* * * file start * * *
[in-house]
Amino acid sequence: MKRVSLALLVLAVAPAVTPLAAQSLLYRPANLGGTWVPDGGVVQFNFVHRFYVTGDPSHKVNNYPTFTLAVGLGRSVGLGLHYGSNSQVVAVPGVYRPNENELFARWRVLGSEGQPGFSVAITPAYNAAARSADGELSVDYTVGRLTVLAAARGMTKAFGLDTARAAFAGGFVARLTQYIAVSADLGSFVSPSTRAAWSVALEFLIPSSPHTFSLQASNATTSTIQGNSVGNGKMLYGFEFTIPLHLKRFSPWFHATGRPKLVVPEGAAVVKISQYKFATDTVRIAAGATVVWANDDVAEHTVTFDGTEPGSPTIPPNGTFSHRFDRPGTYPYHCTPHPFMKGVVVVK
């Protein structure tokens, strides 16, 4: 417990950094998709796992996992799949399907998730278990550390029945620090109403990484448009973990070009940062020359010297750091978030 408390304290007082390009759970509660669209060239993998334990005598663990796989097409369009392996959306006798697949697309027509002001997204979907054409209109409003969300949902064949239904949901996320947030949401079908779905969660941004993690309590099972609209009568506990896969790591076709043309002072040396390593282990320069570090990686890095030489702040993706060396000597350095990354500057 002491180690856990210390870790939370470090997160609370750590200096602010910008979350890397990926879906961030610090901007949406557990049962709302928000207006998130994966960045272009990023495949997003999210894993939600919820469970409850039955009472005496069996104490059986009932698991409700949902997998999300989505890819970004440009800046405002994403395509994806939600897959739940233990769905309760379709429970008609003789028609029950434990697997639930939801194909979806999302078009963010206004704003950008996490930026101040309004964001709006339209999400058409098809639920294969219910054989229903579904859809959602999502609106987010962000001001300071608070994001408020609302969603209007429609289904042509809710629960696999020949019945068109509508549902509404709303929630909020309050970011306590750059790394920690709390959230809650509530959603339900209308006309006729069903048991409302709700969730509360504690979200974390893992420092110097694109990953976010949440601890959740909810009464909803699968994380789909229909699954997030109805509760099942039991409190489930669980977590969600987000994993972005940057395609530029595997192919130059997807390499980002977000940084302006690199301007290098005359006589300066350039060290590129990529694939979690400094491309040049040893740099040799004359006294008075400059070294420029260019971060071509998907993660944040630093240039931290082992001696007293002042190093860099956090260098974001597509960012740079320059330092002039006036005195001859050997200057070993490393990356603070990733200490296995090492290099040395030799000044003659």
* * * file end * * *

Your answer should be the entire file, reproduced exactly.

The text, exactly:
[in-house]
Amino acid sequence: MKRVSLALLVLAVAPAVTPLAAQSLLYRPANLGGTWVPDGGVVQFNFVHRFYVTGDPSHKVNNYPTFTLAVGLGRSVGLGLHYGSNSQVVAVPGVYRPNENELFARWRVLGSEGQPGFSVAITPAYNAAARSADGELSVDYTVGRLTVLAAARGMTKAFGLDTARAAFAGGFVARLTQYIAVSADLGSFVSPSTRAAWSVALEFLIPSSPHTFSLQASNATTSTIQGNSVGNGKMLYGFEFTIPLHLKRFSPWFHATGRPKLVVPEGAAVVKISQYKFATDTVRIAAGATVVWANDDVAEHTVTFDGTEPGSPTIPPNGTFSHRFDRPGTYPYHCTPHPFMKGVVVVK
């Protein structure tokens, strides 16, 4: 417990950094998709796992996992799949399907998730278990550390029945620090109403990484448009973990070009940062020359010297750091978030 408390304290007082390009759970509660669209060239993998334990005598663990796989097409369009392996959306006798697949697309027509002001997204979907054409209109409003969300949902064949239904949901996320947030949401079908779905969660941004993690309590099972609209009568506990896969790591076709043309002072040396390593282990320069570090990686890095030489702040993706060396000597350095990354500057 002491180690856990210390870790939370470090997160609370750590200096602010910008979350890397990926879906961030610090901007949406557990049962709302928000207006998130994966960045272009990023495949997003999210894993939600919820469970409850039955009472005496069996104490059986009932698991409700949902997998999300989505890819970004440009800046405002994403395509994806939600897959739940233990769905309760379709429970008609003789028609029950434990697997639930939801194909979806999302078009963010206004704003950008996490930026101040309004964001709006339209999400058409098809639920294969219910054989229903579904859809959602999502609106987010962000001001300071608070994001408020609302969603209007429609289904042509809710629960696999020949019945068109509508549902509404709303929630909020309050970011306590750059790394920690709390959230809650509530959603339900209308006309006729069903048991409302709700969730509360504690979200974390893992420092110097694109990953976010949440601890959740909810009464909803699968994380789909229909699954997030109805509760099942039991409190489930669980977590969600987000994993972005940057395609530029595997192919130059997807390499980002977000940084302006690199301007290098005359006589300066350039060290590129990529694939979690400094491309040049040893740099040799004359006294008075400059070294420029260019971060071509998907993660944040630093240039931290082992001696007293002042190093860099956090260098974001597509960012740079320059330092002039006036005195001859050997200057070993490393990356603070990733200490296995090492290099040395030799000044003659």